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Jae’da Turner means business

Black Owned Bos. provides support for local businesses

Celina Colby
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Jae’da Turner means business
Jae’da Turner, founder of Black Owned Bos., at one of the Seaport open markets. PHOTO: Seaport/Bred Hampton

Jae’da Turner is in the business of spreading the word. The Boston native and entrepreneur runs Black Owned Bos., a platform dedicated to highlighting and supporting Black-owned businesses in Boston. With 22,800 followers on Instagram, Blacked Owned Bos. is amplifying business messages for a huge breadth of potential customers.

Turner grew up patronizing Black-owned businesses, some of which are now in her business directory. “Chez Vous is one of them,” says Turner, reminiscing fondly about the Dorchester roller skating rink. “I remember going to birthday parties and community events in that space growing up. It was always a space where I felt like I belonged, and it was of the community.” Recently, Turner wrote a piece for Eater Boston about Chez Vous’ pivot to soul food to sustain them during the pandemic. This kind of publicity is just one of the many ways Black Owned Bos. supports the business community.

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Shoppers browse products at a Black Owned Bos. open market in the Seaport.

Shoppers browse products at a Black Owned Bos. open market in the Seaport. PHOTO: Seaport/Bred Hampton

Joining the online directory through a simple input form is the easiest way to get involved in Black Owned Bos. This is free for businesses and, according to Turner, always will be. The directory has over 1,200 business in it, categorizing them by product and providing easy access for consumers looking to support Black-owned shops or services. Additional advertising opportunities are available for a fee, such as the Friday features on the Black Owned Bos. Instagram page. Business owners can also find vending opportunities at markets and pop-ups through the platform. Black Owned Bos. has hosted pop-up marketplaces in collaboration with the Seaport and the South Bay shopping center, among others.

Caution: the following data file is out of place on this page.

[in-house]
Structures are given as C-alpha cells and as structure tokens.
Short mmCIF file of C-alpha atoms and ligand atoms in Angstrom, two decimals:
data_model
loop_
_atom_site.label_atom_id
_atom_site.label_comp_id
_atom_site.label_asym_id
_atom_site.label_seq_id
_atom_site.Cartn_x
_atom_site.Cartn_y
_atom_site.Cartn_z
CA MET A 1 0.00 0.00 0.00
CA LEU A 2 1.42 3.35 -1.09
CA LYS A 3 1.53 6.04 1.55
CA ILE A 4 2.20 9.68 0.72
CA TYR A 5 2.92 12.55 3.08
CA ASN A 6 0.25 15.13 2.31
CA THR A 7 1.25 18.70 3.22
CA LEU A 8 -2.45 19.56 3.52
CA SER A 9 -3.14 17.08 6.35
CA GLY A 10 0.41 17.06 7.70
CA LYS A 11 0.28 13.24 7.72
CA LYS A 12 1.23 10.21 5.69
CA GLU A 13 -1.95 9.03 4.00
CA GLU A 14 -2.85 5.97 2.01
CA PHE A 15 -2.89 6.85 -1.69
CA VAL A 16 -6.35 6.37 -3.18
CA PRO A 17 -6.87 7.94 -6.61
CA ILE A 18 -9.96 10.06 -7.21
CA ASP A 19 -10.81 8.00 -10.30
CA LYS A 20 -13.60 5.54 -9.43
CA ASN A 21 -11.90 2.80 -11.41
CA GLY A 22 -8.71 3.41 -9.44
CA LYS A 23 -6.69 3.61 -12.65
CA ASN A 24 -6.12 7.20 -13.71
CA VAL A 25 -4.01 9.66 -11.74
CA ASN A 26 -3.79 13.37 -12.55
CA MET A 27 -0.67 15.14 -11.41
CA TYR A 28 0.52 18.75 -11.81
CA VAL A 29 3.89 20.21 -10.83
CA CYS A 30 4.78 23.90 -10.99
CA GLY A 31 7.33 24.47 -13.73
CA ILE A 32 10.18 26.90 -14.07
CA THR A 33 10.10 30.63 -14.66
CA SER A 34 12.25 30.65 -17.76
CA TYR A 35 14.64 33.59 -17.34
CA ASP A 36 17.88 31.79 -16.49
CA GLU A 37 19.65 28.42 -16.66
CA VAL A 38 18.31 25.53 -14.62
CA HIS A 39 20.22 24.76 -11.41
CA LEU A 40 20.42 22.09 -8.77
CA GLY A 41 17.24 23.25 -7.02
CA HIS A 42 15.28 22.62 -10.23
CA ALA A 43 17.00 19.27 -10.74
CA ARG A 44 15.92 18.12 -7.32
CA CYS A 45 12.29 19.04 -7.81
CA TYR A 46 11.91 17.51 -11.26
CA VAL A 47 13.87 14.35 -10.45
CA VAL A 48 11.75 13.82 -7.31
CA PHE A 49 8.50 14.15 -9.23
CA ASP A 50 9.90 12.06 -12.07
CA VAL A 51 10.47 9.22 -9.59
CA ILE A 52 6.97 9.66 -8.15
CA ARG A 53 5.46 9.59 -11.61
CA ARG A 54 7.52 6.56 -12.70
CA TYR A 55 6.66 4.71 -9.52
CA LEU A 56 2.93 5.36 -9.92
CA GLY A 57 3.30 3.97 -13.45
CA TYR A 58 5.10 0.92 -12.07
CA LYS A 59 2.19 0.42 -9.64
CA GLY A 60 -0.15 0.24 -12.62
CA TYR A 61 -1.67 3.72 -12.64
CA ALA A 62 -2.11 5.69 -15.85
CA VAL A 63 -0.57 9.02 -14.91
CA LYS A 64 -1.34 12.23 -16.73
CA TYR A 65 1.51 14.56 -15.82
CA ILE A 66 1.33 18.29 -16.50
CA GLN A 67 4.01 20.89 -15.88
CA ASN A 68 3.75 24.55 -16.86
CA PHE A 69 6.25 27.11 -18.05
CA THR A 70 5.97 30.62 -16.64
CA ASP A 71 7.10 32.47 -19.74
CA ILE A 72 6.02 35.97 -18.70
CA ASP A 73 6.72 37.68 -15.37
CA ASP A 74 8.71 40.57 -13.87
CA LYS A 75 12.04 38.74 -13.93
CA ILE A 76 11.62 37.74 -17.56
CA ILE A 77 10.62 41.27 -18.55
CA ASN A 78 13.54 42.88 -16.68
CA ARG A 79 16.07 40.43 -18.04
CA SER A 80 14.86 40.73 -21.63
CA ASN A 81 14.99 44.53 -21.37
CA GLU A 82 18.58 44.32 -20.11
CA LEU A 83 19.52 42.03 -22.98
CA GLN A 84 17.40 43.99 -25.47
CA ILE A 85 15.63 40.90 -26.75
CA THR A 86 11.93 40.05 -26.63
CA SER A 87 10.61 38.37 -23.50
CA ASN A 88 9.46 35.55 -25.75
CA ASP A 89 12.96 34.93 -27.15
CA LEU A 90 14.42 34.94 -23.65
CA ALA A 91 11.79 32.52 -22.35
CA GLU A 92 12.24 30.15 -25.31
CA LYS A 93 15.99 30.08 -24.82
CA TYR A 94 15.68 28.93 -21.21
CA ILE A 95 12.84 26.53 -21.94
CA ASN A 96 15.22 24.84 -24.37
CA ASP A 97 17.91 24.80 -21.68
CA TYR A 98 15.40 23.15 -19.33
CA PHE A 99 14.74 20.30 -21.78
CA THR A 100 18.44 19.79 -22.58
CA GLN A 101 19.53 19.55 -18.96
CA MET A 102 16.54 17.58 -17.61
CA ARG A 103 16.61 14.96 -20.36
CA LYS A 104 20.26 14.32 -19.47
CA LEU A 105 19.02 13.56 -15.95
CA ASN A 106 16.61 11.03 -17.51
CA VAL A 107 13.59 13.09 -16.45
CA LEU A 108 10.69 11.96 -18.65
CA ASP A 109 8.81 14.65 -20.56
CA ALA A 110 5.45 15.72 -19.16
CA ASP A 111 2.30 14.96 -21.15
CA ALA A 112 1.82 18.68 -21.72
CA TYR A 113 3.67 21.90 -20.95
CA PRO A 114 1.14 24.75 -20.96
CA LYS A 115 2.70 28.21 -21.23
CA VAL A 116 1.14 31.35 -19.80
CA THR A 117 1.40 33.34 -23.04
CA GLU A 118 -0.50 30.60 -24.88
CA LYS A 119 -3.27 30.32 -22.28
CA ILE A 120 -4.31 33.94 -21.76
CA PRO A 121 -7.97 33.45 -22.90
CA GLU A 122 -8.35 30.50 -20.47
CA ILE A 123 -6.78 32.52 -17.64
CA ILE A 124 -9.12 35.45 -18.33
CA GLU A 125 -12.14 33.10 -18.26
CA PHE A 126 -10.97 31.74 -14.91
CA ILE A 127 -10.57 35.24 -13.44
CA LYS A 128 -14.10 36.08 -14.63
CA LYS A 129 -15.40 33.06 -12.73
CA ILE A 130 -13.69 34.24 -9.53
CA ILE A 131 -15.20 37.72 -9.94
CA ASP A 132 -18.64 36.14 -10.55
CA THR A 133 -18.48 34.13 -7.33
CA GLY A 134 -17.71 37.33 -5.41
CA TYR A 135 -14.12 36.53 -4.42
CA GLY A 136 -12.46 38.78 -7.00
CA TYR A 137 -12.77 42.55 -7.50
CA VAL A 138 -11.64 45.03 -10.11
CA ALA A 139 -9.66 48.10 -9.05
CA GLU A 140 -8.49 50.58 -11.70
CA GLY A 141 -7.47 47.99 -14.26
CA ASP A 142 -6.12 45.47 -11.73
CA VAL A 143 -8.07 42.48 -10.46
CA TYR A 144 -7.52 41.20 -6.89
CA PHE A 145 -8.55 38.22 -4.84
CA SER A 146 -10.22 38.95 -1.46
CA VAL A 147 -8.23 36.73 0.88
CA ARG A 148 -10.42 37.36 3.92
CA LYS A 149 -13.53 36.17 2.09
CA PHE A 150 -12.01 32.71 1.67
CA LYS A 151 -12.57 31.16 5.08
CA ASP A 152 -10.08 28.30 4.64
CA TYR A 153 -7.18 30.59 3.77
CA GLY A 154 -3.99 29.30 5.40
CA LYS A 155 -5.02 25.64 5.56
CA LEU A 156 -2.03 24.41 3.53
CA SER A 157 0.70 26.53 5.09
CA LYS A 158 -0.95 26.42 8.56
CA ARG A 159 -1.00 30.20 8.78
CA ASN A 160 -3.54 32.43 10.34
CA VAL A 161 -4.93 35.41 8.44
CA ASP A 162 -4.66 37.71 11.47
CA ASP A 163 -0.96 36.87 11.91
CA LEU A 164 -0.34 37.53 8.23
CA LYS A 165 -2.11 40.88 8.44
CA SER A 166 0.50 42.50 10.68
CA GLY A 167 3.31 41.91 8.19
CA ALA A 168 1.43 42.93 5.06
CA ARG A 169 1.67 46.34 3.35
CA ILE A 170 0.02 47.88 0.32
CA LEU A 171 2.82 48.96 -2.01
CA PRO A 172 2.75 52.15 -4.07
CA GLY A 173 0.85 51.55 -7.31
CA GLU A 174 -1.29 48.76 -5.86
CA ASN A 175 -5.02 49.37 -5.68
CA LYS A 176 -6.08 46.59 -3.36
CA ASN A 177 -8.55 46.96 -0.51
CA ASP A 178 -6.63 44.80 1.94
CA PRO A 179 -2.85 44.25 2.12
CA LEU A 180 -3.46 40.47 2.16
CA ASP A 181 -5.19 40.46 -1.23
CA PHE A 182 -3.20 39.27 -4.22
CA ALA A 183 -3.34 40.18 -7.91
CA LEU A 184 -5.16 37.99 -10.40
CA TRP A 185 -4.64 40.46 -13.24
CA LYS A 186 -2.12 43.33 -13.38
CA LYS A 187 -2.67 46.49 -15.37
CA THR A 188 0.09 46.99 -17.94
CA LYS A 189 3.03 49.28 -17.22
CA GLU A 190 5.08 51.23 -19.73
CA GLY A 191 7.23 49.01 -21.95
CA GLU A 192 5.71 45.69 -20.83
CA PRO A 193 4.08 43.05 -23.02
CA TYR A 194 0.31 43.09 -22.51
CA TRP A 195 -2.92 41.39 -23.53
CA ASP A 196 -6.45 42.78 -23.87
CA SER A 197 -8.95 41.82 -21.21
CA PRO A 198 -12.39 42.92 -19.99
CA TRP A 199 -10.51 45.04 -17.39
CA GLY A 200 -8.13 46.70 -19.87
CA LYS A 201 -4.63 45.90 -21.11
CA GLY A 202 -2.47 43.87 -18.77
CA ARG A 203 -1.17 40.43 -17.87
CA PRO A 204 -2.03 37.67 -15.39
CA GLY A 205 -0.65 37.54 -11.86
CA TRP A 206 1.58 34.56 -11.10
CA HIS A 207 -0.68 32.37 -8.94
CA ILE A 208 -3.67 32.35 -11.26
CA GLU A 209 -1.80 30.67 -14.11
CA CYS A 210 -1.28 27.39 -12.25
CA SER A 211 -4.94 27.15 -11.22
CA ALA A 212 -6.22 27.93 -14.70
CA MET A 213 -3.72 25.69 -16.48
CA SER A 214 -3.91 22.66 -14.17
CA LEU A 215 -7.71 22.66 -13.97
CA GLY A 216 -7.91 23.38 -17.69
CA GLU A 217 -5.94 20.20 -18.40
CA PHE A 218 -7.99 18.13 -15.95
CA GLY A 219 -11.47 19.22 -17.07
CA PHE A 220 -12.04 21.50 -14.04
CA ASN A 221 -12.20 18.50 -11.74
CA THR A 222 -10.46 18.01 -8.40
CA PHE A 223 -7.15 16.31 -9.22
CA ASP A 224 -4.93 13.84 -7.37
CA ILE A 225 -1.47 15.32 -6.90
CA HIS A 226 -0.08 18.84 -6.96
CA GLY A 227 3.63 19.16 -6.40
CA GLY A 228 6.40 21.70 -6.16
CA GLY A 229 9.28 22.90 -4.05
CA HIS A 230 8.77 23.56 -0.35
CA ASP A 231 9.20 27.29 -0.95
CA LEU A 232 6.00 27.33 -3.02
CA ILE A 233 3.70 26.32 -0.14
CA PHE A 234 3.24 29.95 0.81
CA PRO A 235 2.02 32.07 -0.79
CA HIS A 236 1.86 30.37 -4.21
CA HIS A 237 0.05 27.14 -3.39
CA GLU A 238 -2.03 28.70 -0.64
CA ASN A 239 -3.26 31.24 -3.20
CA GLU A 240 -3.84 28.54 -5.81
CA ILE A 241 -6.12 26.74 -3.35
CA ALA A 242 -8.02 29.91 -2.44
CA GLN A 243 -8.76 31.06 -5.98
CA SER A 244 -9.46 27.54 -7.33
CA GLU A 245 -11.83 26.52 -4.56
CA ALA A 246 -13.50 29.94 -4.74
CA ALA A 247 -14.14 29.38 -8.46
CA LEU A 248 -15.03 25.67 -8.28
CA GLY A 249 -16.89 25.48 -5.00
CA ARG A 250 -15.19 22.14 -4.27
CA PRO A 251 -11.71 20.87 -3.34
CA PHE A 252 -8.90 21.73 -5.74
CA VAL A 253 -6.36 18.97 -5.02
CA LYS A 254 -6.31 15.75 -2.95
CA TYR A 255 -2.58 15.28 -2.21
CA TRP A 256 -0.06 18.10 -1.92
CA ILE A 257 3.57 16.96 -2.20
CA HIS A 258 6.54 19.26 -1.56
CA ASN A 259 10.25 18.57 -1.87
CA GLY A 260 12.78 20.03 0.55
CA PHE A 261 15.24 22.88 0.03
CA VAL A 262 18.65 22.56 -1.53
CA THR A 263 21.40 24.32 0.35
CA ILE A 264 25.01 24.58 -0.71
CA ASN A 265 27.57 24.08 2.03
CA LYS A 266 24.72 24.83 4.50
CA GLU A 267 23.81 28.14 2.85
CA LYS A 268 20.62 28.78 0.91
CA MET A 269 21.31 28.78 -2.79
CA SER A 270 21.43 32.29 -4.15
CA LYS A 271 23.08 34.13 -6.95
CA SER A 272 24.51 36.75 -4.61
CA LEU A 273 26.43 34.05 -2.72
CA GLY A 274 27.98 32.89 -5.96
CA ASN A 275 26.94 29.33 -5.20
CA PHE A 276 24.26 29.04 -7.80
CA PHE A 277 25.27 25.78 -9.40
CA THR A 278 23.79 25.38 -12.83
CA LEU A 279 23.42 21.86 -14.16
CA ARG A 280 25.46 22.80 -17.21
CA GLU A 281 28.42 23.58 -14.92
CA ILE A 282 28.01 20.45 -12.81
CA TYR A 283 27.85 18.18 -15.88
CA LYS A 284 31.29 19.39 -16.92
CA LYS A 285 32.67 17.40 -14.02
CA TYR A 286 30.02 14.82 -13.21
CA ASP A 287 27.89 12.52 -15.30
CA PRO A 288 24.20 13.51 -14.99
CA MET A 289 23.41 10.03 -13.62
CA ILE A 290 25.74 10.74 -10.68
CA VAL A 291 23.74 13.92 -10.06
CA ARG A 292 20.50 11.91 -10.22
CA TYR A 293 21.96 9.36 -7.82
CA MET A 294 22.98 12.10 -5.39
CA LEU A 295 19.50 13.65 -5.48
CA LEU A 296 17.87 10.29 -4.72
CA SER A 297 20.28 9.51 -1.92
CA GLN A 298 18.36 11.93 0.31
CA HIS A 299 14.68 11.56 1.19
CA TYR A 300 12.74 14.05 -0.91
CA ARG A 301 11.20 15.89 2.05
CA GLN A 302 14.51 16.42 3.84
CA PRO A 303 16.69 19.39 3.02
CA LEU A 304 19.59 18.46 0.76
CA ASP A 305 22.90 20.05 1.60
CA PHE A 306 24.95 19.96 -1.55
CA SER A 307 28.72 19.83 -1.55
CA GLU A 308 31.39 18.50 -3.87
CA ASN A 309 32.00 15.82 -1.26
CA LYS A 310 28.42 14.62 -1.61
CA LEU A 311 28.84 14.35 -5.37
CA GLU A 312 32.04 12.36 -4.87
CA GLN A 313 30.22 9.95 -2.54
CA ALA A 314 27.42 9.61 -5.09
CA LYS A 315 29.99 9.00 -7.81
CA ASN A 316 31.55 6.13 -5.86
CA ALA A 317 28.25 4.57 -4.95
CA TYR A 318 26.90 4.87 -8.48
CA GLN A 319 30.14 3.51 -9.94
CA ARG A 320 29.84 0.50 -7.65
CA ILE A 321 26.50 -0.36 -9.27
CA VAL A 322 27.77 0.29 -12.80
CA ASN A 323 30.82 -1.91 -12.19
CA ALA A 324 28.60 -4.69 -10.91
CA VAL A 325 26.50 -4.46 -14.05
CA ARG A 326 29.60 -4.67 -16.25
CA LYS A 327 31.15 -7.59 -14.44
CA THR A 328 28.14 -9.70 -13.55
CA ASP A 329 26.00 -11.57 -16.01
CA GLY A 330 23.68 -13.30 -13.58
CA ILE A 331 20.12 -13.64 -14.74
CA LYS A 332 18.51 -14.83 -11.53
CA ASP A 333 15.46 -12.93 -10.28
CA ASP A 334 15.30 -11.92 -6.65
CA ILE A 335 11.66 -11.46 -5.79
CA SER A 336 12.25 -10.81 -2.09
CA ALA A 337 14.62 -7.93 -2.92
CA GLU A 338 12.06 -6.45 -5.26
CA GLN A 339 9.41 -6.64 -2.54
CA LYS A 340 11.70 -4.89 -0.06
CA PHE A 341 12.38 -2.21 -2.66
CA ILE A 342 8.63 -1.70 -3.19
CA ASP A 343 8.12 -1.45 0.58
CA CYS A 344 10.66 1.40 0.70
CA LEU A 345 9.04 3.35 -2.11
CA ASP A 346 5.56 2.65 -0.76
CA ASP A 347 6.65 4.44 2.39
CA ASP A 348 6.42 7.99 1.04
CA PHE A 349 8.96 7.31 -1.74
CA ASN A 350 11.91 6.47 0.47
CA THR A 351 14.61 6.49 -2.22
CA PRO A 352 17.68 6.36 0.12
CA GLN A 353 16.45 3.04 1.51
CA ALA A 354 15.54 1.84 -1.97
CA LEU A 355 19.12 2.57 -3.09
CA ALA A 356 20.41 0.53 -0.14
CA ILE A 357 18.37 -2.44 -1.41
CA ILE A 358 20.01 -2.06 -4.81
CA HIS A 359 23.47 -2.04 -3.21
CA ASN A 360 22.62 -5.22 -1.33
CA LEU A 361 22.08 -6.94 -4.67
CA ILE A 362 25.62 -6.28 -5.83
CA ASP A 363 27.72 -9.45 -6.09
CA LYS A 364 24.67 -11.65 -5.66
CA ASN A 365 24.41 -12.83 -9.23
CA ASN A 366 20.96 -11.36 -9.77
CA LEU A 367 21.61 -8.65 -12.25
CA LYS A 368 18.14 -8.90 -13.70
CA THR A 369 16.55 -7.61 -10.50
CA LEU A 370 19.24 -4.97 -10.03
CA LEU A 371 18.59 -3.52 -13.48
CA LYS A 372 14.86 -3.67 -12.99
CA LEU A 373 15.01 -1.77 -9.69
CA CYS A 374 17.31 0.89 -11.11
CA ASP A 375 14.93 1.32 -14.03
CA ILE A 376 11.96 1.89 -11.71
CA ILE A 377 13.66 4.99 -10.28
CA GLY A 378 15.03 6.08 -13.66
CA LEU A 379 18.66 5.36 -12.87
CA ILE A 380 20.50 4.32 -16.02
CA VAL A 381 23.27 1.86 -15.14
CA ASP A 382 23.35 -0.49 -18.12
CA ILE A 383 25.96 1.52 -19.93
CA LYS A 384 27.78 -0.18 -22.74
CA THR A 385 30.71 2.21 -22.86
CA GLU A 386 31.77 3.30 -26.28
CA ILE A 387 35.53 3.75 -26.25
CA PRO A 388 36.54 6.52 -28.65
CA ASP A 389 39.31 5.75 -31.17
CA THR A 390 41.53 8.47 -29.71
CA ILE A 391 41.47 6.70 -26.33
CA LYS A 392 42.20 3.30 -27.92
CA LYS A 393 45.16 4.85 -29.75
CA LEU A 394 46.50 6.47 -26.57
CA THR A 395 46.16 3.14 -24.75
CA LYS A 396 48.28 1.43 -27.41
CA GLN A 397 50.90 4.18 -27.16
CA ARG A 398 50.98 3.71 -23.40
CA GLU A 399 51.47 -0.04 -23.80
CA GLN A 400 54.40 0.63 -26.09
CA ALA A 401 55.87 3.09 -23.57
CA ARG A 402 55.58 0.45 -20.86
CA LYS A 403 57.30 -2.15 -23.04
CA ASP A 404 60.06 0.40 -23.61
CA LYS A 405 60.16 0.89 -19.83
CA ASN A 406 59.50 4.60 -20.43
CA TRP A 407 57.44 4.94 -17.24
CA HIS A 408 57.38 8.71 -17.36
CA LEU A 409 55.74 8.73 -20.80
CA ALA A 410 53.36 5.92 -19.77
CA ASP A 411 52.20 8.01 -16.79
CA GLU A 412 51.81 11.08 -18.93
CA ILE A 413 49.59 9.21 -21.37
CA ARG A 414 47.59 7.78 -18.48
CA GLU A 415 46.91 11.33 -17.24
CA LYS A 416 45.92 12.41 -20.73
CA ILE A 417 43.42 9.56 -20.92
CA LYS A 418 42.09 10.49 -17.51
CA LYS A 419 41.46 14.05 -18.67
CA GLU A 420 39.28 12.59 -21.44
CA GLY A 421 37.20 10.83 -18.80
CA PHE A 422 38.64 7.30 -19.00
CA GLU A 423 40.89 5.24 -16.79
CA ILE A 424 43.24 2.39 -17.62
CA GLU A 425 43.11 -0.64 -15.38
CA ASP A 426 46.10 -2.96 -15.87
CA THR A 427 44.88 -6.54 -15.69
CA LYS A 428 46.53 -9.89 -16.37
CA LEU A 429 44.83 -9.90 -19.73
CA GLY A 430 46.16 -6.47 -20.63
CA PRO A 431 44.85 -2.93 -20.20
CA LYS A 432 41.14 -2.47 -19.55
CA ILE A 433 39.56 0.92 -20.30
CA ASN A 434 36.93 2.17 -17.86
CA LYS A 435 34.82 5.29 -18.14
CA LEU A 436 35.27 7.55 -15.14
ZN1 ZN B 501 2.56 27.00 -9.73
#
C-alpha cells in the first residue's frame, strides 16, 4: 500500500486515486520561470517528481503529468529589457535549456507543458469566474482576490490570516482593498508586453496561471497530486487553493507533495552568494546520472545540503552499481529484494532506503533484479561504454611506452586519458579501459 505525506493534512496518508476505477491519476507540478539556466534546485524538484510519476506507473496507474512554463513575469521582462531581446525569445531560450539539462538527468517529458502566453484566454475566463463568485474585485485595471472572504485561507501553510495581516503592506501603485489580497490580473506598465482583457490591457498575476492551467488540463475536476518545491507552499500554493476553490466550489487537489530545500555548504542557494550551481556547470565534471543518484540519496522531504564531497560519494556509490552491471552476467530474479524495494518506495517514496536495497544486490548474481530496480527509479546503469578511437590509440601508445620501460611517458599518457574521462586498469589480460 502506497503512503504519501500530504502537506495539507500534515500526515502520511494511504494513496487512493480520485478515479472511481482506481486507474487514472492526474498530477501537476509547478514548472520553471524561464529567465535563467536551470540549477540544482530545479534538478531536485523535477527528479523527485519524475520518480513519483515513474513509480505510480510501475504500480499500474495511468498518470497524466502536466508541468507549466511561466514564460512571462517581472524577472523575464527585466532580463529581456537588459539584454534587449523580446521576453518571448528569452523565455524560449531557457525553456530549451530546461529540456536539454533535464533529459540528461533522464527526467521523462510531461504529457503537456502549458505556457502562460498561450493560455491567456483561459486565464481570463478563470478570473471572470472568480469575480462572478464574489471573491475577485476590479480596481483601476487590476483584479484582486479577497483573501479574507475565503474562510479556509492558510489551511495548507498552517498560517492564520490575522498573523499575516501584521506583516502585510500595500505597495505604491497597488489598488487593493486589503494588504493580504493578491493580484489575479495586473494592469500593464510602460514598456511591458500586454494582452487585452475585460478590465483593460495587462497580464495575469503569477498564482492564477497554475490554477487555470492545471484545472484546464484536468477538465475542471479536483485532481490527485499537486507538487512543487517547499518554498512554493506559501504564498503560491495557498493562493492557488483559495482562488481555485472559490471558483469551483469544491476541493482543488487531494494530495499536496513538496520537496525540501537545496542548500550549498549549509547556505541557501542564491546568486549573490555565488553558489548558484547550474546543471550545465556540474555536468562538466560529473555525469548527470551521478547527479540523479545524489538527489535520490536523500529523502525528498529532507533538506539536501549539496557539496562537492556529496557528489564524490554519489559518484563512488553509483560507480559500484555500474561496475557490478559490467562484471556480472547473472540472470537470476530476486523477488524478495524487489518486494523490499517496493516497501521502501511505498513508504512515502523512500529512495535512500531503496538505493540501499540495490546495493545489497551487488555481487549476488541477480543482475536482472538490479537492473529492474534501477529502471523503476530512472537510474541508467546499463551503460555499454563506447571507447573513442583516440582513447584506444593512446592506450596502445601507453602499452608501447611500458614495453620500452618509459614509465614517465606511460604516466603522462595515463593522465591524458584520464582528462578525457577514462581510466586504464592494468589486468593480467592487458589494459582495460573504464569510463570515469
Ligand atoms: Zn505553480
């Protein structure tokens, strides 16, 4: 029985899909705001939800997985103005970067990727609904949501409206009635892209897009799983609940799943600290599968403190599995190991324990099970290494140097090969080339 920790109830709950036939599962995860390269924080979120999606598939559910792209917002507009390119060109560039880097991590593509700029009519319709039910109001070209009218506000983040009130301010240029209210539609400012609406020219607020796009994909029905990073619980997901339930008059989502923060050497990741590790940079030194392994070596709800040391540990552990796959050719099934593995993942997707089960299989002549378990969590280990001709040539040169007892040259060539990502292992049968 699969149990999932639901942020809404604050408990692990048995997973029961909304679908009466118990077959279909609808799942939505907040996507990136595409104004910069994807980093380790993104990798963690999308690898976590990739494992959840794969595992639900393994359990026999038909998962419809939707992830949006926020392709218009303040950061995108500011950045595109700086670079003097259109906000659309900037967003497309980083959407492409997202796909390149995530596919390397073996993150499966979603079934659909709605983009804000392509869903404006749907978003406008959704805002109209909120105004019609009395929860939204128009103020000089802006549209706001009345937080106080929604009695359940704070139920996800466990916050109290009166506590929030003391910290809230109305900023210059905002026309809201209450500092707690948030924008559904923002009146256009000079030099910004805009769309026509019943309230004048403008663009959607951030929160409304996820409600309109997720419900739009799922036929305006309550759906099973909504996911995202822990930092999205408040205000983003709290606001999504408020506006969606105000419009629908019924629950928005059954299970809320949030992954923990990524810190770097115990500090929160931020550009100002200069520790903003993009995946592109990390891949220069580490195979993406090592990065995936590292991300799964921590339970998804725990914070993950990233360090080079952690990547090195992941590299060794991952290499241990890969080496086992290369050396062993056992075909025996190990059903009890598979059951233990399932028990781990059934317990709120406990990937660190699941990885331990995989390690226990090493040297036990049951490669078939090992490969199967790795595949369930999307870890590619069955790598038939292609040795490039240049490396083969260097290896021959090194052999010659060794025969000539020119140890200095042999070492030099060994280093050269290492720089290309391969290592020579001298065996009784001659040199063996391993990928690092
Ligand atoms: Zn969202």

These measures can have a big payout for businesses. “That word of mouth has an exponential impact,” says Turner. “One of the vendors in the holiday gift guide reached out and said that a law firm had reached out to her to purchase 300 of an item for their employee holiday gift.”

For businesses looking to move from online to a brick-and-mortar, Turner offers the Retail Incubation Program, a system designed to provide a low-risk, high-support environment for business owners making that transition. It’s essentially a trial period when businesses can test out a brick-and-mortar space while learning skills like procurement, fixtures and merchandising, and branding and marketing.

Turner traces a lot of the challenges Black business owners face back to the segregated neighborhoods in Boston. “The segregation is one of the biggest challenges, but it also manifests in a number of ways, access to resources, whether those resources are mentors, coaching, financial resources, access to capital, even understanding how a lot of systems work,” she says. Black Owned Bos. combats these discrepancies by providing brand awareness, development and learning opportunities for small businesses.

A typical day at the helm of Black Owned Bos. involves a lot of relationship-building. Turner will communicate with business owners about their needs and challenges and work with them to find the right supportive system to address those issues. She might grab lunch from a Black-owned restaurant or pick up a few products from a Black-owned shop before scheduling out her social media calendar. She lives and breathes the business landscape, always looking for new ways to bring value to the Black business community.

Black Owned Bos. hits the streets again on Sunday, April 25 with another open-air marketplace in partnership with the Seaport. From 12-6 p.m., shoppers can browse a variety of vendors from Turner’s directory live and in person. The Seaport marketplace will be an ongoing collaboration, with regular pop-ups throughout the summer. In addition to visiting marketplaces and supporting the directory businesses, community members can support Black Owned Bos. through social media amplification, product purchases and direct donations.

“I want to be able to create a space to aggregate these businesses and create visibility there,” says Turner. “Being top of mind is crucial.” Black owned businesses provided Turner with countless happy childhood memories, and now she’s returning the favor.

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